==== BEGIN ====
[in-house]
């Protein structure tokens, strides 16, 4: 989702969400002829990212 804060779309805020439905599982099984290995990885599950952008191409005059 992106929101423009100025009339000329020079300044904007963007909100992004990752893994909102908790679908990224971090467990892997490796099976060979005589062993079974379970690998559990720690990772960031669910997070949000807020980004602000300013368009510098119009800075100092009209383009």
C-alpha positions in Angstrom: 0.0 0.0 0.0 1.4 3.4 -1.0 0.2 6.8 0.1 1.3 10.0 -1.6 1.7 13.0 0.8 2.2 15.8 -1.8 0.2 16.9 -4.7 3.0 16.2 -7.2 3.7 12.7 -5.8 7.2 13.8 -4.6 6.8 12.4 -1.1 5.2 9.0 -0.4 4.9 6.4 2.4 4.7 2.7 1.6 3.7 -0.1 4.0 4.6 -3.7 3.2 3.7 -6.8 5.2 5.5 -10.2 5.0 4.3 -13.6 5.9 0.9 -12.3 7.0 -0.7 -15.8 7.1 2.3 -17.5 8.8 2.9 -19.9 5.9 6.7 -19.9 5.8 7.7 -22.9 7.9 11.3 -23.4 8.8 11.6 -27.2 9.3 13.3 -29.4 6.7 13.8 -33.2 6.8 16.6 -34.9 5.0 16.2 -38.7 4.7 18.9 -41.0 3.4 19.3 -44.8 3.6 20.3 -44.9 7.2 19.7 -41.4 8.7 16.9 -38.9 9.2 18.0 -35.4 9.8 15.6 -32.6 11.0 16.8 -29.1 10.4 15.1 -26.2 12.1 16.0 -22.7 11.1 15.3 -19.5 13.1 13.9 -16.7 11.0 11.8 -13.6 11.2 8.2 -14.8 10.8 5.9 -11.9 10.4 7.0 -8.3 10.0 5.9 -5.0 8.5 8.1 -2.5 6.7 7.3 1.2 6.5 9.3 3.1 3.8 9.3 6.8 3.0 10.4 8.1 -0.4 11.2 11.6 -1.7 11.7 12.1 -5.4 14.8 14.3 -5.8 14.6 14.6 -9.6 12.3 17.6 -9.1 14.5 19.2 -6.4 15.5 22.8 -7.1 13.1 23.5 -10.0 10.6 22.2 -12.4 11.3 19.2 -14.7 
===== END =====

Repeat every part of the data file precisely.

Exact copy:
[in-house]
């Protein structure tokens, strides 16, 4: 989702969400002829990212 804060779309805020439905599982099984290995990885599950952008191409005059 992106929101423009100025009339000329020079300044904007963007909100992004990752893994909102908790679908990224971090467990892997490796099976060979005589062993079974379970690998559990720690990772960031669910997070949000807020980004602000300013368009510098119009800075100092009209383009």
C-alpha positions in Angstrom: 0.0 0.0 0.0 1.4 3.4 -1.0 0.2 6.8 0.1 1.3 10.0 -1.6 1.7 13.0 0.8 2.2 15.8 -1.8 0.2 16.9 -4.7 3.0 16.2 -7.2 3.7 12.7 -5.8 7.2 13.8 -4.6 6.8 12.4 -1.1 5.2 9.0 -0.4 4.9 6.4 2.4 4.7 2.7 1.6 3.7 -0.1 4.0 4.6 -3.7 3.2 3.7 -6.8 5.2 5.5 -10.2 5.0 4.3 -13.6 5.9 0.9 -12.3 7.0 -0.7 -15.8 7.1 2.3 -17.5 8.8 2.9 -19.9 5.9 6.7 -19.9 5.8 7.7 -22.9 7.9 11.3 -23.4 8.8 11.6 -27.2 9.3 13.3 -29.4 6.7 13.8 -33.2 6.8 16.6 -34.9 5.0 16.2 -38.7 4.7 18.9 -41.0 3.4 19.3 -44.8 3.6 20.3 -44.9 7.2 19.7 -41.4 8.7 16.9 -38.9 9.2 18.0 -35.4 9.8 15.6 -32.6 11.0 16.8 -29.1 10.4 15.1 -26.2 12.1 16.0 -22.7 11.1 15.3 -19.5 13.1 13.9 -16.7 11.0 11.8 -13.6 11.2 8.2 -14.8 10.8 5.9 -11.9 10.4 7.0 -8.3 10.0 5.9 -5.0 8.5 8.1 -2.5 6.7 7.3 1.2 6.5 9.3 3.1 3.8 9.3 6.8 3.0 10.4 8.1 -0.4 11.2 11.6 -1.7 11.7 12.1 -5.4 14.8 14.3 -5.8 14.6 14.6 -9.6 12.3 17.6 -9.1 14.5 19.2 -6.4 15.5 22.8 -7.1 13.1 23.5 -10.0 10.6 22.2 -12.4 11.3 19.2 -14.7 